Proposed "Water Tunnels" a Death Sentence for the Bay Delta


Posted on 25 April 2013

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By Bill Jennings

For over a quarter of a century I've labored in the trenches of the water rights and water quality processes trying to protect it. We have a broad suite of laws protecting the Bay Delta - among them: the state constitution; water code; public trust doctrine; state and federal endangered species, water quality and environmental review acts; fish and wildlife code; and the Central Valley Project Improvement Act (CVPIA) to mention a few. Yet the biological tapestry of this estuary is collapsing. And the agencies that have violated and failed to enforce these laws over three decades are now bringing you the Bay Delta Conservation Plan (BDCP).

BDCP is simply a scheme to perpetuate an unsustainable status quo that enriches a few powerful water brokers at the expense of reliable water supplies and healthy fisheries. It is a classic shell game to benefit special interests and, if implemented, would represent a death sentence for one of the world's great estuaries.

When the actual project yield, costs and who-pays are finally revealed, it will be shown to be yet another plot to plunder the pocketbooks of ratepayers and the public to subsidize southern California's Metropolitan Water District and the Central Valley's Westside irrigators.

To best illustrate what BDCP is, you must look at what it ignores and rejects.

  • BDCP ignores the fact that the legal rights to divert Central Valley water exceeds actual water five-fold - that's 153.9 million acre-feet of consumption rights to divert 30 MAF of average unimpaired flow. That's why it rejects a water availability analysis - because the majority of northern California water rights are senior to export rights. At its heart, BDCP is a backdoor attack on 150 years of California water rights law.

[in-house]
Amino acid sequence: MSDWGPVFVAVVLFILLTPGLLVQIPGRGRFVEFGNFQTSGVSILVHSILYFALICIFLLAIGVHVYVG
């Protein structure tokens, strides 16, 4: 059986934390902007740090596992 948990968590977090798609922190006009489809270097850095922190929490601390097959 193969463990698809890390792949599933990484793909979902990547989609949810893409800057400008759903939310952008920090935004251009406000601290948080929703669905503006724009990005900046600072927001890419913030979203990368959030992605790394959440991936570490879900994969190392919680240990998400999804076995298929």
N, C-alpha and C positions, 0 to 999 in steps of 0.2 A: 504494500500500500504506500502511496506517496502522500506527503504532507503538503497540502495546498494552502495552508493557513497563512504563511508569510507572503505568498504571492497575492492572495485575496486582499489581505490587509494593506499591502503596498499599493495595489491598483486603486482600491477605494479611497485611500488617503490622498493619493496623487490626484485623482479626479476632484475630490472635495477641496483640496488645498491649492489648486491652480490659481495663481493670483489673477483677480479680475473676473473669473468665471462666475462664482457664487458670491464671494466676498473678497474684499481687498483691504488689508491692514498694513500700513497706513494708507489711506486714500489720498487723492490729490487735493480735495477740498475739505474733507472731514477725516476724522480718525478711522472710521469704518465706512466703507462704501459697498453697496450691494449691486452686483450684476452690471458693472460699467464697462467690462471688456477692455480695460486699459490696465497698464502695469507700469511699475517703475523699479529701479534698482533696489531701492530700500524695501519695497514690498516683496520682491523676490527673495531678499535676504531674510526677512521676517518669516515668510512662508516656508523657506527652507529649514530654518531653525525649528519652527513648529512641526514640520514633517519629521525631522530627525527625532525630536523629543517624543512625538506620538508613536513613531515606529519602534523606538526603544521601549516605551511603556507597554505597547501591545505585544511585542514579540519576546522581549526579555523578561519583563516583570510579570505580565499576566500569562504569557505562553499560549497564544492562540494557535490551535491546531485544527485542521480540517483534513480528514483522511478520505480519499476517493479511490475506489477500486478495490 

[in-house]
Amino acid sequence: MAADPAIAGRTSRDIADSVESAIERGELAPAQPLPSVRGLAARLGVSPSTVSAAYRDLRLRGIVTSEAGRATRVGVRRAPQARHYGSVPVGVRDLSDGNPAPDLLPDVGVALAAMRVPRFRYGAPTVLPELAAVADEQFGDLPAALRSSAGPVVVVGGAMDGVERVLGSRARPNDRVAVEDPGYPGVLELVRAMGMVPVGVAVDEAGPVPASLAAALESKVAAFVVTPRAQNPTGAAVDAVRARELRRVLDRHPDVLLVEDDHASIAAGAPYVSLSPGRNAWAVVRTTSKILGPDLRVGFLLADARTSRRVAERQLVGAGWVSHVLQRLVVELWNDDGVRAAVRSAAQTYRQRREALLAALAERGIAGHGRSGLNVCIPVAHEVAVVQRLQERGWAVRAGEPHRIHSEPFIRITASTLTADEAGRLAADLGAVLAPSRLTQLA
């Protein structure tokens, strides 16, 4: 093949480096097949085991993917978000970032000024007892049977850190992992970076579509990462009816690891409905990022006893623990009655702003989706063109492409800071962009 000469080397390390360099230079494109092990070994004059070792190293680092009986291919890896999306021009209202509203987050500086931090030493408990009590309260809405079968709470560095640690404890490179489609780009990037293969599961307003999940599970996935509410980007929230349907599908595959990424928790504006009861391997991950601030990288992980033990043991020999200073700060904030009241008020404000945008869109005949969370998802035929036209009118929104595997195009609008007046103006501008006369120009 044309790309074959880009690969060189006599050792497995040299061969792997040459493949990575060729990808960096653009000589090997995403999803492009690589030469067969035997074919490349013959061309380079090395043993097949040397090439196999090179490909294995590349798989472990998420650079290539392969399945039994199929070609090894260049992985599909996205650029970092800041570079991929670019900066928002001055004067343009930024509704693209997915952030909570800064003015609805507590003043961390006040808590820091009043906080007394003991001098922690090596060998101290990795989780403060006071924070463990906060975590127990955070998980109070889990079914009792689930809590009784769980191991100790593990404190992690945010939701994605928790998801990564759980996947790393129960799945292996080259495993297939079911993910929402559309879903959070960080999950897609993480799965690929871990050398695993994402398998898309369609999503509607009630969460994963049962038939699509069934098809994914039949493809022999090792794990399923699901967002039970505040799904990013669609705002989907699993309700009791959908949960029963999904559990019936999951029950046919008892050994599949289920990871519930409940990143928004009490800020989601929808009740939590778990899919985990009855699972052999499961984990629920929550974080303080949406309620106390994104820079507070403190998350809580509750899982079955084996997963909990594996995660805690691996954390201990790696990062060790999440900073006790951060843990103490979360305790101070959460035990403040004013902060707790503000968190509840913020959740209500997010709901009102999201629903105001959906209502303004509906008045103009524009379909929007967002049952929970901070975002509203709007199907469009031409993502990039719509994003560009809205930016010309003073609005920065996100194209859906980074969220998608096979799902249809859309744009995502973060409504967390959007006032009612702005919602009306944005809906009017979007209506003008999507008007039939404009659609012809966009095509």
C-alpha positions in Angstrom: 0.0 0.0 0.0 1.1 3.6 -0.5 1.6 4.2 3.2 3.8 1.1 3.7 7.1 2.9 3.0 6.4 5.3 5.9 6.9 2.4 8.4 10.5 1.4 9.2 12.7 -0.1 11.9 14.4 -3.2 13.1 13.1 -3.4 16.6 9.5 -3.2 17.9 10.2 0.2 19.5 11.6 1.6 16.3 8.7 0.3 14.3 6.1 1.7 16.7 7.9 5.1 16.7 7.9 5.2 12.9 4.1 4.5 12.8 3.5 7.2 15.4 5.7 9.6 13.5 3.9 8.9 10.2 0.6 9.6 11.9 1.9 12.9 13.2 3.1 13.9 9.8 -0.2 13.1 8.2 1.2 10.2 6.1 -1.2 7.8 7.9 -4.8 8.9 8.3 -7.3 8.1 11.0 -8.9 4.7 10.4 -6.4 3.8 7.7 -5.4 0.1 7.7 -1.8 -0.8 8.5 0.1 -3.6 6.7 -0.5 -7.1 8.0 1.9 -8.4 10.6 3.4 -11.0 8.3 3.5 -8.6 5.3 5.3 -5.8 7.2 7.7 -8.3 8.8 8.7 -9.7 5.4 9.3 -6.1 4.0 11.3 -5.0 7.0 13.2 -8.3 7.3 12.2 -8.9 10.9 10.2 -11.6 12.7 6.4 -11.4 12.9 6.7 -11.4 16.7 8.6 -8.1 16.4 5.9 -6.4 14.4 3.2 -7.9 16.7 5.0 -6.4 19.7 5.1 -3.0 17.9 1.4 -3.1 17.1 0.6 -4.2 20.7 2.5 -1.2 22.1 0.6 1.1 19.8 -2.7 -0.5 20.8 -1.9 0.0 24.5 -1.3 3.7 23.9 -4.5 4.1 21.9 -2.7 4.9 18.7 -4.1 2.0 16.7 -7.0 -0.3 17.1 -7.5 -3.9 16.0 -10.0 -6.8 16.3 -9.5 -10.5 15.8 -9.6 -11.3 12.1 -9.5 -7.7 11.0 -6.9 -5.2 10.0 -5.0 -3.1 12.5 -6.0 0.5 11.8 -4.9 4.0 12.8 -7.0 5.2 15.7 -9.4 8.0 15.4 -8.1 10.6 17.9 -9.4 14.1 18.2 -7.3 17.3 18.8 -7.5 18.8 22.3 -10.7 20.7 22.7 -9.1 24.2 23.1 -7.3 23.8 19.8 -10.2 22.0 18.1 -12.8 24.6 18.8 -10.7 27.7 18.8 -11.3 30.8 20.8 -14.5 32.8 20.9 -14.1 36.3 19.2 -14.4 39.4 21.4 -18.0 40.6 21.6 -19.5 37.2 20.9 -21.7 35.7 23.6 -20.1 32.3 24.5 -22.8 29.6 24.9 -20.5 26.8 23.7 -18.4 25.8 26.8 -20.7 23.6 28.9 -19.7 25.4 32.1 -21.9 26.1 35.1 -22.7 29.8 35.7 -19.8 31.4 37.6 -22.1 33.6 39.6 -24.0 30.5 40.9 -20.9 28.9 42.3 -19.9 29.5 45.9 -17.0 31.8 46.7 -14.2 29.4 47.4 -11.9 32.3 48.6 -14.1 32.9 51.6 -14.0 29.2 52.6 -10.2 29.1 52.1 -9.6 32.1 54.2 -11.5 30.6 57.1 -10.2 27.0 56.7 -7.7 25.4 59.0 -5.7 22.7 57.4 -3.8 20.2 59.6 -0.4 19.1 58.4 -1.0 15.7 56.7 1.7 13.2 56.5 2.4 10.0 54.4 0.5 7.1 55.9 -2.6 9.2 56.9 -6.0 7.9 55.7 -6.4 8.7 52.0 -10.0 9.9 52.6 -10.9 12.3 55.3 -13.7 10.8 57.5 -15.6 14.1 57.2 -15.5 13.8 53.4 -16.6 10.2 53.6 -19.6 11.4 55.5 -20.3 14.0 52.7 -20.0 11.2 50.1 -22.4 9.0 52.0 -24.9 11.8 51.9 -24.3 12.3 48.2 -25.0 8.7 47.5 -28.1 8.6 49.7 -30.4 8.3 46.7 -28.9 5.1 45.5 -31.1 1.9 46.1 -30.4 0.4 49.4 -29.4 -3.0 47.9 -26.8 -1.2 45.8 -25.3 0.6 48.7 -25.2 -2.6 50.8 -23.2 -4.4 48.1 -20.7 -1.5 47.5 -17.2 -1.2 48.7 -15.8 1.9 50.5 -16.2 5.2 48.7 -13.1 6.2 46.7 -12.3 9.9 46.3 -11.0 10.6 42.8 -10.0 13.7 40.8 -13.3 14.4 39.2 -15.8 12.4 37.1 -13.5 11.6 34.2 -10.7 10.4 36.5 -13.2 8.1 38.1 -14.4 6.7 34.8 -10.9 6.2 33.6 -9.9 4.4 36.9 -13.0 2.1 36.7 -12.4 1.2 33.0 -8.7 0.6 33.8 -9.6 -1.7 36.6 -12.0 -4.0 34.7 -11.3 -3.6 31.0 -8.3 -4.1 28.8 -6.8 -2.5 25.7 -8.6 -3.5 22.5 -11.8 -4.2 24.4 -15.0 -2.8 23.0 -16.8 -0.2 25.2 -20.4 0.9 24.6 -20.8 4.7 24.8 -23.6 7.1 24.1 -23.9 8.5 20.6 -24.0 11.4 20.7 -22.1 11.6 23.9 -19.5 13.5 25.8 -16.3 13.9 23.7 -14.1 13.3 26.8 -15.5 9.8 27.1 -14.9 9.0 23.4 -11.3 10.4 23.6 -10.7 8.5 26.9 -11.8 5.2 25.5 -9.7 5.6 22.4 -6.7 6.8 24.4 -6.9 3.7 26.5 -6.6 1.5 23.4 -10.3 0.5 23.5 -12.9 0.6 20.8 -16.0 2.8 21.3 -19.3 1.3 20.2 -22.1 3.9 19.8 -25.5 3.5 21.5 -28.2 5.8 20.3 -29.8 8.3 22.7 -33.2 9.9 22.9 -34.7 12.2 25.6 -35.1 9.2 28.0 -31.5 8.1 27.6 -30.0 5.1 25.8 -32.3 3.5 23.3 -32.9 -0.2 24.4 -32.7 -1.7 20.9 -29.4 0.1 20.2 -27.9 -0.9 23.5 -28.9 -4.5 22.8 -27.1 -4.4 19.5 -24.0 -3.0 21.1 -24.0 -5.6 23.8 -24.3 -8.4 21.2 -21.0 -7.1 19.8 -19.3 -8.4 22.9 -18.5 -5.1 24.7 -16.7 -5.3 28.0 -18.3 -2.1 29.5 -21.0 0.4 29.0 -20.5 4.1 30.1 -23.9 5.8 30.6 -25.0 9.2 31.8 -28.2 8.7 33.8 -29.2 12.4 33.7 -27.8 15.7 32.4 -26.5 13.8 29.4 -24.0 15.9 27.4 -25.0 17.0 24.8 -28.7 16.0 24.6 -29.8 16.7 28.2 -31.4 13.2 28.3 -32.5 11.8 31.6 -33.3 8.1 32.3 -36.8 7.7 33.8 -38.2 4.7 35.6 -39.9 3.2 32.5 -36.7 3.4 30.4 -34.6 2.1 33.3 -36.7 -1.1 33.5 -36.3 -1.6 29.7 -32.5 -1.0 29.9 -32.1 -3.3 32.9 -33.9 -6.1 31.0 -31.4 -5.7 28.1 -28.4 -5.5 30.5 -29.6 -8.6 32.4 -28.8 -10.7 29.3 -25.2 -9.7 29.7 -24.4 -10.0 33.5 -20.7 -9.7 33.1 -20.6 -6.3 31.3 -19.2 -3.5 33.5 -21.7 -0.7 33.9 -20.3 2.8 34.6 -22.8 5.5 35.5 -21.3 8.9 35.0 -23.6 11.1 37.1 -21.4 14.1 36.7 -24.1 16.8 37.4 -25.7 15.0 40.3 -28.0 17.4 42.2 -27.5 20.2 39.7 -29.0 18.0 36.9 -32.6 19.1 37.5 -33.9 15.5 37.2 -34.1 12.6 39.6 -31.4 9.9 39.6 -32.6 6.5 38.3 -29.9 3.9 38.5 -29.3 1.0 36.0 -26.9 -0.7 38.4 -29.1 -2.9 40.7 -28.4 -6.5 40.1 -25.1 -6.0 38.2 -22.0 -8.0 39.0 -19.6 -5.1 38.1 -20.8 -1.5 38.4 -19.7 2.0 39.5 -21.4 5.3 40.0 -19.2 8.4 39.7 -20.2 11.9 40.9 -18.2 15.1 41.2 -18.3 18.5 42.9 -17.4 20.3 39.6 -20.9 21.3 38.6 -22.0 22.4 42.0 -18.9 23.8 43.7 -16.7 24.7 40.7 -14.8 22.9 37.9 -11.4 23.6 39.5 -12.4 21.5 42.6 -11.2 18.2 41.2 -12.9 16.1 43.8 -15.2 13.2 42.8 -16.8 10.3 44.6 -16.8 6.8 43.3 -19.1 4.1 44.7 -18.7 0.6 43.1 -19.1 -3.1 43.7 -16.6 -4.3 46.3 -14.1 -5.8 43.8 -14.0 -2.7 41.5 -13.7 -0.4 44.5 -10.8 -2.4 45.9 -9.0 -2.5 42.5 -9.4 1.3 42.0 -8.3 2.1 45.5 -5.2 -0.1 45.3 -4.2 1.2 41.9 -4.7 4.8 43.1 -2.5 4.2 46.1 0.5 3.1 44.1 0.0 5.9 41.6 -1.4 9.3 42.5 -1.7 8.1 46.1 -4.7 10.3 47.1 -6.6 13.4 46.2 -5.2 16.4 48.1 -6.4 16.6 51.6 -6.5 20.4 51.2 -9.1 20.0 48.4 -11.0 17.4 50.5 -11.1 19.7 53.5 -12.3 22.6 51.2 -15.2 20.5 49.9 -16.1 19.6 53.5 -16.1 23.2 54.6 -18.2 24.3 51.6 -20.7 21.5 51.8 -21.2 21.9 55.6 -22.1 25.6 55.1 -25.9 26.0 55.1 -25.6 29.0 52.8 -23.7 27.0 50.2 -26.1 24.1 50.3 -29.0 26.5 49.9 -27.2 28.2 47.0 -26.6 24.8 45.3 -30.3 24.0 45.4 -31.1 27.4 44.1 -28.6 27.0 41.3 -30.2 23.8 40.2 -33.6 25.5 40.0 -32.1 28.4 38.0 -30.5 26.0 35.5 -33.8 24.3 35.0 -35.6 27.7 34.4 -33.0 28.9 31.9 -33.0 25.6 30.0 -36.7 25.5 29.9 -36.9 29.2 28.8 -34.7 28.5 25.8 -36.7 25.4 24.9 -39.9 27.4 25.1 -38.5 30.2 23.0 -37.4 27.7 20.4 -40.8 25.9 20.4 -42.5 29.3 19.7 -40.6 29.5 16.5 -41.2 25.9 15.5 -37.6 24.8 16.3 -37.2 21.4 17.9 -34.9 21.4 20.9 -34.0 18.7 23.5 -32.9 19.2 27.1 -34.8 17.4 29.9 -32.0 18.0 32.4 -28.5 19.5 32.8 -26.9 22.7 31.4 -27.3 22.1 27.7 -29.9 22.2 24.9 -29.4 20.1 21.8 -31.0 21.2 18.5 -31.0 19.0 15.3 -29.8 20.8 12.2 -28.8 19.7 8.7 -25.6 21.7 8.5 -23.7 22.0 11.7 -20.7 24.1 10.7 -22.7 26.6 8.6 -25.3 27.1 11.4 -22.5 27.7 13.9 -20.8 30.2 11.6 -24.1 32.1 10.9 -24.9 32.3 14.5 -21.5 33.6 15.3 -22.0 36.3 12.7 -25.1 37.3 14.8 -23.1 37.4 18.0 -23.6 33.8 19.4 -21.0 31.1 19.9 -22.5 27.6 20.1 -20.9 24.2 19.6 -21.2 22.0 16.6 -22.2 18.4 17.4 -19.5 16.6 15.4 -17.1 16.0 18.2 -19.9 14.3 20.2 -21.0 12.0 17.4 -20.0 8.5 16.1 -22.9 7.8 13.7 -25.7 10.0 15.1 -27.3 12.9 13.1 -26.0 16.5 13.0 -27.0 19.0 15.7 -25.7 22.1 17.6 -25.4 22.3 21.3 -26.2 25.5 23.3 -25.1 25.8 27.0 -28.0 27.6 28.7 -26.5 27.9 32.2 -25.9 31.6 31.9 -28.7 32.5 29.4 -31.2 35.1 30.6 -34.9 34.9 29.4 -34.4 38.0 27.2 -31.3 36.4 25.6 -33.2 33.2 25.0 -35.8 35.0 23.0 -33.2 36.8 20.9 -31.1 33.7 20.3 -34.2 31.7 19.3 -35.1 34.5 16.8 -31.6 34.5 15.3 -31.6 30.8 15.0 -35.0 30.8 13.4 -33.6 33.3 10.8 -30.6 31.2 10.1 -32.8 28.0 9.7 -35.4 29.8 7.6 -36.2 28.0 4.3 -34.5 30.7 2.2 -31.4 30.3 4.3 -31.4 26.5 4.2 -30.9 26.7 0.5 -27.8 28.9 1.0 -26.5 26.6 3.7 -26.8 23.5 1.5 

• BDCP ignores the fact that the State Water Board has already concluded that Delta outflow must be significantly increased in order to protect the public trust resources of the Delta. It rejects an analysis of how much water the estuary needs in order to survive as a functioning ecosystem - because increased outflow translates to reduced exports.
  • BDCP ignores the enormous waste of water in California and the opportunities to conserve, reclaim and recycle limited water supplies. That's why it rejects a comprehensive benefit/cost study of how we distribute water or an evaluation of reasonable alternatives that would restore the Delta ecosystem while ensuring water reliability at far lower cost. South Coast wastewater treatment plants discharge millions of acre-feet of water to the sea. That water is more reliable and can be reclaimed at far less cost, while creating far more jobs, than BDCP's tunnel scheme.
  • BDCP ignores the consequences of global warming and sequential drought years. The system is over-appropriated and the tunnels will be dry by the second or third year of a drought.
  • BDCP uses fear mongering to mask the real threats to water supply security. It focuses solely on the upper 35 miles of a 400-mile water delivery system that is entirely at risk from potential seismic events while ignoring the 4 million people and billions of dollars of infrastructure in the Delta. The best security for the Delta is improved levees, and for southern California its regional self-sufficiency - not a vulnerable 400-mile delivery system.
  • Rather than seeking reasonable solutions to California's water crisis, BDCP offers up 8,000 pages of smoke and mirrors, rejecting common sense. You can't restore an estuary hemorrhaging from lack of flow by stealing more fresh water from it. You can't restore a polluted waterbody by further depriving it of clean water to dilute wastes.

Don't be misled by the elaborate PR campaign. The battle lies ahead. BDCP will have to navigate numerous administrative processes, at least seven lawsuits in state and federal courts, a full-blown water rights adjudication and a ballot initiative - because those of us who live in and love this Delta will never surrender the fisheries, family farms and communities of this estuary in order to irrigate the vast plantations of the southern desert.


Bill Jennings is the executive director of the California Sportfishing Protection Alliance, and an executive committee member of Restore the Delta.